posted by sourcequench at 12:08 PM on January 12, 2017 [2 favorites]


DisableWinTracking kills most of Microsoft's phoning home.


> You don't need third-party anti-virus software if you can refrain from engaging in virus-enabling behavior

Even if you don't engage in virus-enabling behavior, sources you trust might get infected.


> If you use a browser on a Windows box, using a plugin like NoScript to disable scripting by default is a good idea, as is turning off (and/or not installing in the first place) things like Adobe Flash and the Java runtime. You may want to consider an ad blocker as well.

For Firefox, there are extensions like RequestPolicy or Policeman that allow fine-tuning the running of scripts and whatnot from whatever source on whatever site, essentially making running different plugins for scripts, ads etc redundant. Usability might suffer, YMMV...
posted by farlukar at 12:34 PM on January 12, 2017


Windows Defender is good, I've never had it try to upsell me, the 'disablewintracking' plugin does a good job. Gaming in 2016 presumes a high level of connectivity so making your windows box completely standalone is possible but will lead to inconvenience.
posted by Sebmojo at 2:31 PM on January 12, 2017


Yeah I may have overstated my privacy needs. NoScript, for instance, is way too much hassle, but I do use uBlock. I intend to move into the machine as my primary computer with all my browser logins, etc.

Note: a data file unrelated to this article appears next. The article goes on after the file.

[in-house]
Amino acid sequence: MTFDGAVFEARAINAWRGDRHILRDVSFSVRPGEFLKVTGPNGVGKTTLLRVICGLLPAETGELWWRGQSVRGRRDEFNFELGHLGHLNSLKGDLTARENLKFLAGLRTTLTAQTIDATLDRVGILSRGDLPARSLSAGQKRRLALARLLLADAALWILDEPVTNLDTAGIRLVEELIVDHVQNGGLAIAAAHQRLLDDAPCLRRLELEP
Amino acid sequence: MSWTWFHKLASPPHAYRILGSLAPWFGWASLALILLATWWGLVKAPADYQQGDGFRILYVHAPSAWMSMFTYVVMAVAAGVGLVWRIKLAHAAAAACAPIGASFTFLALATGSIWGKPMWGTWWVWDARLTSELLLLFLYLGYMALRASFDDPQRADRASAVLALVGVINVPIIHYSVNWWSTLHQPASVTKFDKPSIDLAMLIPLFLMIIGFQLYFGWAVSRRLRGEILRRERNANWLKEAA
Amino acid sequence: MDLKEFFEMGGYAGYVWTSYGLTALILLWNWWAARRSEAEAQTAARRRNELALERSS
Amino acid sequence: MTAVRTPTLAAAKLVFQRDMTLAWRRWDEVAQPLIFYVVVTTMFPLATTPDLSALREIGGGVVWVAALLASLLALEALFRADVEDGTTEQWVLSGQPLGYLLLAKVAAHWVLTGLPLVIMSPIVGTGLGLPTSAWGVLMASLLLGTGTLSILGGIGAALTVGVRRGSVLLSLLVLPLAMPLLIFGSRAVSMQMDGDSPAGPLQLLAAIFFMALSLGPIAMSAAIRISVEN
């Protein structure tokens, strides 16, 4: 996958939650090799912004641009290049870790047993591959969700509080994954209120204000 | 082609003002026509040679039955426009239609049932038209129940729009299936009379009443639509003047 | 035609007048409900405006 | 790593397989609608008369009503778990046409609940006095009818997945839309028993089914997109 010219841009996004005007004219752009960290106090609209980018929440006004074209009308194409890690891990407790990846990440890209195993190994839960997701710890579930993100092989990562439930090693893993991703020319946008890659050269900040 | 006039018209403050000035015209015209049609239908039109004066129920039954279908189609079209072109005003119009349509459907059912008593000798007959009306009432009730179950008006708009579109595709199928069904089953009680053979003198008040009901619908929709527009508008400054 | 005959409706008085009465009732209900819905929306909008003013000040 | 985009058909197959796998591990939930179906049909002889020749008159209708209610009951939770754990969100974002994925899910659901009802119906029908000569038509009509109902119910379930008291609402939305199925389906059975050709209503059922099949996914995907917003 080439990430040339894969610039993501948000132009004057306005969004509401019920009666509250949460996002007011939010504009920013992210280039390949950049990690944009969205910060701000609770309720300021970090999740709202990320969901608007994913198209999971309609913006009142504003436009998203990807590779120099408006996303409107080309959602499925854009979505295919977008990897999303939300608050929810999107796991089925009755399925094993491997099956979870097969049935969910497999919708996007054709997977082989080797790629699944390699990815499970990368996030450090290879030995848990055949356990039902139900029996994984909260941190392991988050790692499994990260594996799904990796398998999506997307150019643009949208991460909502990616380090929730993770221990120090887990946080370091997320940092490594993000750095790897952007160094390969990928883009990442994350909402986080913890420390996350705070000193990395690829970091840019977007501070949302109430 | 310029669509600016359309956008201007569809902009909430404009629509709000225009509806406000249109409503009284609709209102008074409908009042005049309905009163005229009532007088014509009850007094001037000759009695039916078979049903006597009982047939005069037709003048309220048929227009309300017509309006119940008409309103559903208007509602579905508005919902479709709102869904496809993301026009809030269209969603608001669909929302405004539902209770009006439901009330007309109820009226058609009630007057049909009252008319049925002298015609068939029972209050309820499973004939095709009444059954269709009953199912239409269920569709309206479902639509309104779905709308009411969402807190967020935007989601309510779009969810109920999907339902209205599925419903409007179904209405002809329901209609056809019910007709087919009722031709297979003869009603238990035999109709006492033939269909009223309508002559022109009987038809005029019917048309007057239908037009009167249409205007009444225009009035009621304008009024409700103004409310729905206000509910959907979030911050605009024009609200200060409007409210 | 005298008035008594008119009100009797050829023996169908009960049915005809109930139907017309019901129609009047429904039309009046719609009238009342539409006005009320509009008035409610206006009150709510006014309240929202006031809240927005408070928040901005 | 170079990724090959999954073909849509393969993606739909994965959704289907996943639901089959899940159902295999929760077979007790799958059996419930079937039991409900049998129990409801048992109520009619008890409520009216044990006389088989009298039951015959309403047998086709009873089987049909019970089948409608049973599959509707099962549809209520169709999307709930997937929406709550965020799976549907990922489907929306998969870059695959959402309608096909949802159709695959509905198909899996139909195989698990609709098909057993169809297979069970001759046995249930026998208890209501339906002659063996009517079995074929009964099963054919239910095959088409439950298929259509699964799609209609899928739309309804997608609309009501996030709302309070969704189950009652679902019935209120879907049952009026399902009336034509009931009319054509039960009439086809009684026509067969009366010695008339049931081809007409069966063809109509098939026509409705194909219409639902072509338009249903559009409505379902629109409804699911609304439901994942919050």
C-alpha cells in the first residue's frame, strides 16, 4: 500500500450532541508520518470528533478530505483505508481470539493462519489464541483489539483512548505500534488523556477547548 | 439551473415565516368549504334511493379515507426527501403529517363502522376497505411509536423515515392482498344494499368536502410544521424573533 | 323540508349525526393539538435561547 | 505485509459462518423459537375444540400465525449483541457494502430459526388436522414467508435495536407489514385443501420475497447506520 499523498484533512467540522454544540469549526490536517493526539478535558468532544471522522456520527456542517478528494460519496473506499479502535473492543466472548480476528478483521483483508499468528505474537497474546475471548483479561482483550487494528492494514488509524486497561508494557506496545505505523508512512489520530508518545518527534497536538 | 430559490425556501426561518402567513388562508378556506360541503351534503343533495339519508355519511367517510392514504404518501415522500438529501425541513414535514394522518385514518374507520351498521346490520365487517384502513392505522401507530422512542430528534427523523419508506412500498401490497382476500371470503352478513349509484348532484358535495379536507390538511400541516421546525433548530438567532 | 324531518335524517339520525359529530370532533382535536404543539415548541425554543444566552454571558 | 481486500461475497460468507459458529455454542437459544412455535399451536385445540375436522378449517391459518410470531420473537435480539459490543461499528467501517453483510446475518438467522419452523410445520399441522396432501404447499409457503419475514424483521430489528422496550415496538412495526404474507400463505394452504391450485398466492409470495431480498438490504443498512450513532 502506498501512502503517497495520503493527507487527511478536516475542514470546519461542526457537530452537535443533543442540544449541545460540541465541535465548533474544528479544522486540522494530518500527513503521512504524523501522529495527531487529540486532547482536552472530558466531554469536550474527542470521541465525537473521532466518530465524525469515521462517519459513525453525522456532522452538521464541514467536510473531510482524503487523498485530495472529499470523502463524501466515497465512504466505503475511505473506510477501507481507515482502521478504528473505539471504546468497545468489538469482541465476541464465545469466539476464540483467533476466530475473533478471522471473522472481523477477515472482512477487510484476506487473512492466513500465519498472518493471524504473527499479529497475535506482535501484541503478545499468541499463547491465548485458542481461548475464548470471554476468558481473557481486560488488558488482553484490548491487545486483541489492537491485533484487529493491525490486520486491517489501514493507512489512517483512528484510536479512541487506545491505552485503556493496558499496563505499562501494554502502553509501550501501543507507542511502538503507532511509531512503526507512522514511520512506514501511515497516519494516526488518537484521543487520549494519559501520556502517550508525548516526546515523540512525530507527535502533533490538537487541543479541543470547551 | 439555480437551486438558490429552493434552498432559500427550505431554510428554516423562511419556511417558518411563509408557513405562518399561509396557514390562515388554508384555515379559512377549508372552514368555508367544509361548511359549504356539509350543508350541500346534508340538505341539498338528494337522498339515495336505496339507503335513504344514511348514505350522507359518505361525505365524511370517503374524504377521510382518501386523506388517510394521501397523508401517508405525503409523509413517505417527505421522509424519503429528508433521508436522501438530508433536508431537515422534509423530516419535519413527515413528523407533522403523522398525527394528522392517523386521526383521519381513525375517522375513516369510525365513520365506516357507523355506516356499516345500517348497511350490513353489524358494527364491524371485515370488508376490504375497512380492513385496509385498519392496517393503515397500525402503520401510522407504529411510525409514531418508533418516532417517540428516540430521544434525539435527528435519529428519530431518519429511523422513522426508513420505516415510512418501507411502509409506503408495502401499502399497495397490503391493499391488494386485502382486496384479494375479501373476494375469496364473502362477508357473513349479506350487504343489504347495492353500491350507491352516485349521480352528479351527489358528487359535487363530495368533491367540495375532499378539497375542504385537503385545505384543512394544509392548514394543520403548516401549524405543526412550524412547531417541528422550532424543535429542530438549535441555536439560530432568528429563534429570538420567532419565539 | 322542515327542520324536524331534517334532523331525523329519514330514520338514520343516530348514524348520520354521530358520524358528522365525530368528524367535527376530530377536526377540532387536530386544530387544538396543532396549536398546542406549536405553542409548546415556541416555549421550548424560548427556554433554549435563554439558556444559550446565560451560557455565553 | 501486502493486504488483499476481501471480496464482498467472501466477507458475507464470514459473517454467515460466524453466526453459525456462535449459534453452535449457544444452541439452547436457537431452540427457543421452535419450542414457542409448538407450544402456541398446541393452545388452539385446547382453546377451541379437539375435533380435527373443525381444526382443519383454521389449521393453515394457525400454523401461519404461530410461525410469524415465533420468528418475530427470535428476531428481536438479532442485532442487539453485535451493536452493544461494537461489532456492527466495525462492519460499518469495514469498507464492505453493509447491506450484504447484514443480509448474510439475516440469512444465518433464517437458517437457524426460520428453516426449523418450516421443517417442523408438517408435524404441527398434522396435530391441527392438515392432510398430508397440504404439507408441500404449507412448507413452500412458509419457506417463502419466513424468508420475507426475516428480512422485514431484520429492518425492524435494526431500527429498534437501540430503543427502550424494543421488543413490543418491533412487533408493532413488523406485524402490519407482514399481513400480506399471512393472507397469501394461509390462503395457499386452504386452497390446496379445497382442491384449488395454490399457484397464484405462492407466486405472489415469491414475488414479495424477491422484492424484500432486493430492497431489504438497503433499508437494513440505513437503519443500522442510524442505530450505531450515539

In Windows 10 I'm mostly worried about the complexity of tracking. There has to be overhead not to mention security risk. DisableWinTracking looks like the kind of tool I'm asking for and this Lifehacker article is good reading.
posted by Nelson at 2:43 PM on January 12, 2017


What are current best practices for software hygiene?

Not sure exactly what you mean here. Windows still suffers from a bit of software entropy, but it's much, much less of an issue than it used to be. Anecdotally, it's not dissimilar to MacOS at this point. Don't install a bunch of apps if you don't need them. Run an adblocker and antimalware blocker in your browser. Keep your apps up to date (Secunia PSI is great for this). Don't turn off UAC (you're asking to get broken into here). Watch out for phishing messages. Be cautious about visiting seedy websites.

How do I neuter Windows 10's spyware?

No one has proven that Microsoft is taking anything they shouldn't be. It's all supposition and paranoia. You can certainly download a utility that checks all the correct boxes to turn specific settings off. I do that. But if you believe that Microsoft is secretly watching you, why would you believe a combination of check boxes and DNS entries would stop them? Similarly, if the NSA or FSB wants into your machine, they're probably going to get into it no matter what you do.

Do I need third party anti-virus software?

No. Just use Windows Defender.

Is there good maintenance software I should use from the start?


Secunia PSI keeps apps up to date. Security suites are mostly a waste of time and money.

Microsoft's terrible cloud services.

Microsoft's cloud services, are generally pretty good. Their online versions of Office are far better than Google Docs/Sheets, for one. If you don't want them, don't buy them. I HATE ads, and I don't notice this at all day to day.

Maybe Ninite or Chocolatey instead of installing apps myself?

Ninite is pretty cool and can save you time. Chocolatey I haven't used.

Some sort of cleaner / snapshot tool to make it easier to undo any mistakes?

I haven't found this necessary, personally. And if my machine got infected with anything even semi-serious, I would wipe it no matter what.
posted by cnc at 11:06 PM on January 12, 2017 [2 favorites]